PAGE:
A change in workforce demographic has forced Tupperware to consider using mobile technology for its popular storage parties.
Tupperware has thousands of people in its sales workforce presiding over Tupperware parties to sell the product in the home sphere.
Currently, they have to hold the party and note down orders on a piece of paper. They then have the option to enter orders into an online system when they get back to a PC.
The company is overhauling this online system to make it more user-friendly. The next step in the company's strategy is to make Tupperware's online systems "more portable" for its sales force, according to IT Operations Manager Con Sardellis.
He wants to make it possible for the team to be able to access everything on mobile devices such as tablets or phones.
He said that until now, there hadn't been much interest really in using mobile technology, but the demographics of the company had been changing
"The type of people we've attracted is now much younger," Con Sardellis, IT Operations Manager for Tupperware. "what comes with that is the technology."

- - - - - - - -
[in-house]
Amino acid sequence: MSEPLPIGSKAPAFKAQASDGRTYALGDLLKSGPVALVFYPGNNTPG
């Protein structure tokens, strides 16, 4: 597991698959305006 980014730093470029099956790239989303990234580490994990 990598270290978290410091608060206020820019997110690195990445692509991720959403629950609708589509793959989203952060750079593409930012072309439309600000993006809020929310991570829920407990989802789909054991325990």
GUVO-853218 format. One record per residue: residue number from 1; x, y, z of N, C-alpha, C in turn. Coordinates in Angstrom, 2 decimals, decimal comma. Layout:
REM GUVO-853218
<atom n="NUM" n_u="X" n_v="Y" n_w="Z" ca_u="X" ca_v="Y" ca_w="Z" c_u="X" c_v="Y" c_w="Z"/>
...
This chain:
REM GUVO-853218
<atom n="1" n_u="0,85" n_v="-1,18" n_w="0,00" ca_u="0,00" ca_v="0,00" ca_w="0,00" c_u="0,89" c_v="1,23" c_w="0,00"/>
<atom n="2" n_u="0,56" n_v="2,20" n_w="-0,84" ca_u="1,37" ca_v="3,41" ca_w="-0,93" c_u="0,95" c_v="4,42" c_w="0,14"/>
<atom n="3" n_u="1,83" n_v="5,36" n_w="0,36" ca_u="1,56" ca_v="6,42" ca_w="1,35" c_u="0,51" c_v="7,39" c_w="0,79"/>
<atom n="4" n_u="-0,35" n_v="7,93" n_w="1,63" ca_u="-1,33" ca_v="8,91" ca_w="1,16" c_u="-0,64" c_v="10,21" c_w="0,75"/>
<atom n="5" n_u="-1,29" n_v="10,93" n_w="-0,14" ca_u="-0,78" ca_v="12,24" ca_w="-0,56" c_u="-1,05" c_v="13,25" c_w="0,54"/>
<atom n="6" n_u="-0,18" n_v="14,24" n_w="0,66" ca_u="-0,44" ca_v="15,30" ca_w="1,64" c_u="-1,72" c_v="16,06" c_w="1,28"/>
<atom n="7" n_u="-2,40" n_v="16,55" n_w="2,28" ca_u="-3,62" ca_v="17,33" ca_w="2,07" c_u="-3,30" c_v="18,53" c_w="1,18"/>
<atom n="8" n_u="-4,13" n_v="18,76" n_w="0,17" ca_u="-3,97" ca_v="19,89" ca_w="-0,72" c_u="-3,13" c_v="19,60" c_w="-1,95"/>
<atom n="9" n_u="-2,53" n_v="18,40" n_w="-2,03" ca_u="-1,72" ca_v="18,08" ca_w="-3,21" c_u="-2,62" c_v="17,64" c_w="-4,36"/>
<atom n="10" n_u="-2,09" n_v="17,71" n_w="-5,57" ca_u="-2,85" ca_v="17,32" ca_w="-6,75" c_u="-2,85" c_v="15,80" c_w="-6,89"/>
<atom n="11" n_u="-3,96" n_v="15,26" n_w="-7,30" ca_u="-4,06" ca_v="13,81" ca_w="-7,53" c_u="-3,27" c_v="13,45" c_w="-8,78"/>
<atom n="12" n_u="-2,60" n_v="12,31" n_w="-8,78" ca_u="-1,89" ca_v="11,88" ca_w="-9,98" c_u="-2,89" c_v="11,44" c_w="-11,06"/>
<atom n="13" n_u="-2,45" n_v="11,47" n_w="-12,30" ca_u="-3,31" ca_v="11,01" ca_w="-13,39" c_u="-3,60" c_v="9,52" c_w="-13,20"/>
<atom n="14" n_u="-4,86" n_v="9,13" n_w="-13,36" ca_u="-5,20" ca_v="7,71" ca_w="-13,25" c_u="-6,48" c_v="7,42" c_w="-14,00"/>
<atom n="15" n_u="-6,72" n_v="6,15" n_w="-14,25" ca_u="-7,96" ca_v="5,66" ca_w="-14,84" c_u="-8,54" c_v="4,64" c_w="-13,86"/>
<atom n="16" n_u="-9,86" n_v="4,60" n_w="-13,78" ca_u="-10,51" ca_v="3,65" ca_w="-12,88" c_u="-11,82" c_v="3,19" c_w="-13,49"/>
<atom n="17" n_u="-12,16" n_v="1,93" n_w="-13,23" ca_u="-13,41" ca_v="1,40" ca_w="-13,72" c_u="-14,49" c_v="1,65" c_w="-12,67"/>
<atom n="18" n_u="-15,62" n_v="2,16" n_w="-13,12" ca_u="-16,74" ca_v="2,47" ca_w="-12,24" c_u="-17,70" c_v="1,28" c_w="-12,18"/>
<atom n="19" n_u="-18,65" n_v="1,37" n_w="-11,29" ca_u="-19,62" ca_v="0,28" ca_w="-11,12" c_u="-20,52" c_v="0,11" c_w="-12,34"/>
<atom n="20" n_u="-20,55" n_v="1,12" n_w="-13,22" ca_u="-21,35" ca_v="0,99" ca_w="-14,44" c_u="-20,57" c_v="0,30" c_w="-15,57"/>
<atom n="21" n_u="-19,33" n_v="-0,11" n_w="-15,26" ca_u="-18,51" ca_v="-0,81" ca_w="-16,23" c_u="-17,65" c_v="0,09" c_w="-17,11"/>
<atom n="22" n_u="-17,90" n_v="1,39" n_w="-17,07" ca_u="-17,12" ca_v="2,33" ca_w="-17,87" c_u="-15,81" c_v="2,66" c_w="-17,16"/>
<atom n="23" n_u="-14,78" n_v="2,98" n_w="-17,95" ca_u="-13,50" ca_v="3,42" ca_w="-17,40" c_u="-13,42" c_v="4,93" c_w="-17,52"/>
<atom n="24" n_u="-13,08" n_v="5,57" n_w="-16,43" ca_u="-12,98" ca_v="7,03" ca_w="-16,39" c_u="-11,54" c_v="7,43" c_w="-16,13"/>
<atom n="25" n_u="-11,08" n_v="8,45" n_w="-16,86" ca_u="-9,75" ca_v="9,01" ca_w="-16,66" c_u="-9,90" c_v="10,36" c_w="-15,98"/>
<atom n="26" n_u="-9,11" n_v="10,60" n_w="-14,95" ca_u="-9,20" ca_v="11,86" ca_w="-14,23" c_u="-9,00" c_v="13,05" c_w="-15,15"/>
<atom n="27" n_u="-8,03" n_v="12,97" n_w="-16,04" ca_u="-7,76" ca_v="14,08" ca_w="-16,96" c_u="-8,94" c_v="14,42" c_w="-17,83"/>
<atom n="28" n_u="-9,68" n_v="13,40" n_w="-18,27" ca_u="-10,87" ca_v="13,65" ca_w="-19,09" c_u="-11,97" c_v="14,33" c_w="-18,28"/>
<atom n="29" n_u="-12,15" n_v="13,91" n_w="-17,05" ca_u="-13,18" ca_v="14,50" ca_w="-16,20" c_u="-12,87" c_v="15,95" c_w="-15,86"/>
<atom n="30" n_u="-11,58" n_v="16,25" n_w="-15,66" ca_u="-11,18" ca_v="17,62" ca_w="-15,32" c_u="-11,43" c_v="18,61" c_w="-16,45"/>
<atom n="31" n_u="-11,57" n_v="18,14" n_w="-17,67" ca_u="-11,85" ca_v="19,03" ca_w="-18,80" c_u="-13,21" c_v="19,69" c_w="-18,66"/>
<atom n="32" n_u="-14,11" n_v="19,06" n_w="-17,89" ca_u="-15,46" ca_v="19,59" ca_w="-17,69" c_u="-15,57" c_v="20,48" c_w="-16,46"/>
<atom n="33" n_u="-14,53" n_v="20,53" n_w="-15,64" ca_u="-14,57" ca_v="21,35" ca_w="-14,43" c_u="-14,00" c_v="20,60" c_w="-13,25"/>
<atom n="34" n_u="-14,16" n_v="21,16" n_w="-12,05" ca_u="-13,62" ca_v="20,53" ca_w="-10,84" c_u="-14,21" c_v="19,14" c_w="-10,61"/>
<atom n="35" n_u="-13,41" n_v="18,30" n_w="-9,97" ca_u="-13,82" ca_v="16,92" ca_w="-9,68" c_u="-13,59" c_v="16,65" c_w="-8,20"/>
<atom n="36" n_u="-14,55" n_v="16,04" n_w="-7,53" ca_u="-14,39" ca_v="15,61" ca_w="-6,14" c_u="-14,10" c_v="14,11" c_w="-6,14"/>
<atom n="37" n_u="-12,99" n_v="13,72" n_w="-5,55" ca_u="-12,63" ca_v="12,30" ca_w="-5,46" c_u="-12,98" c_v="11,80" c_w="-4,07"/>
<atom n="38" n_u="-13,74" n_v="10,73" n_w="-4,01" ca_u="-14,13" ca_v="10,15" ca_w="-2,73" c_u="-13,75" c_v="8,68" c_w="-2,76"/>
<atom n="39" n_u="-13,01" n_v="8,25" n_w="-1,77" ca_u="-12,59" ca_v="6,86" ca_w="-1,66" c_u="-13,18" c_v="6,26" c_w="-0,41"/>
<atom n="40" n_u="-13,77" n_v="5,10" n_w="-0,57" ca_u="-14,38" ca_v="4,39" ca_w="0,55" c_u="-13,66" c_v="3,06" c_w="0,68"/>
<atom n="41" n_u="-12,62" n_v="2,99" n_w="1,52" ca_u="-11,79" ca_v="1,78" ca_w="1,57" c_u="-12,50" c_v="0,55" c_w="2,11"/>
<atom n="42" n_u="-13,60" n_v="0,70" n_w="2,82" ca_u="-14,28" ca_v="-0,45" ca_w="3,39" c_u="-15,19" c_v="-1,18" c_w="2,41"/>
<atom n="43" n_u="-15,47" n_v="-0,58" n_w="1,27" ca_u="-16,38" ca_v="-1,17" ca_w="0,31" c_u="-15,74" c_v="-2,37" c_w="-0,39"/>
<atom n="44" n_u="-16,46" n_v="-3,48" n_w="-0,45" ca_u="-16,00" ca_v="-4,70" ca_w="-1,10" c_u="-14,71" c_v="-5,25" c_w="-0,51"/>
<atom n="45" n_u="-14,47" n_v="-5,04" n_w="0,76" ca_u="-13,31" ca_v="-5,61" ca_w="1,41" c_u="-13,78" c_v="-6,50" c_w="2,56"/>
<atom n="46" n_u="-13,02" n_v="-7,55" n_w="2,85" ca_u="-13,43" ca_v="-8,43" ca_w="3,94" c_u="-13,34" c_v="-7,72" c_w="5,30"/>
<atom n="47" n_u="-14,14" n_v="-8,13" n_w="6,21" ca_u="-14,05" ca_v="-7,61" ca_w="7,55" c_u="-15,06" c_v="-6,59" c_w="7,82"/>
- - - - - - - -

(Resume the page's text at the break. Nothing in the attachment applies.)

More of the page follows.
He believed that the move to mobile was only coming at this point because the company had wanted to avoid the technology getting in the way of the party atmosphere.
"Our parties are very personal," he said. "Sometimes technology can interfere".
Mobile functionality wasn't going to happen overnight, according to Sardellis, who said it would still take some time to get the necessary technology up and running.
Enabling the tech
Over the last three years, those in the sales force using the online ordering system rose from 1850 to 6000.
This increase spurred a hardware upgrade, with the company deciding to replace its older IBM kit with two IBM Power 750 servers and six IBM System x3550 servers in the lead-up to the Christmas rush.
Tupperware has always been an IBM shop, according Sardellis: so much so that Tupperware would "pretty much change the colour of the building" in honour of its technology provider.
The reason Tupperware stayed with IBM was good support and the knowledge that the servers would keep operating, he said. When Melbourne had a long 40 degree heat wave last summer, two air conditioning units had failed and temperatures had soared, but IBM's kit "just kept powering on".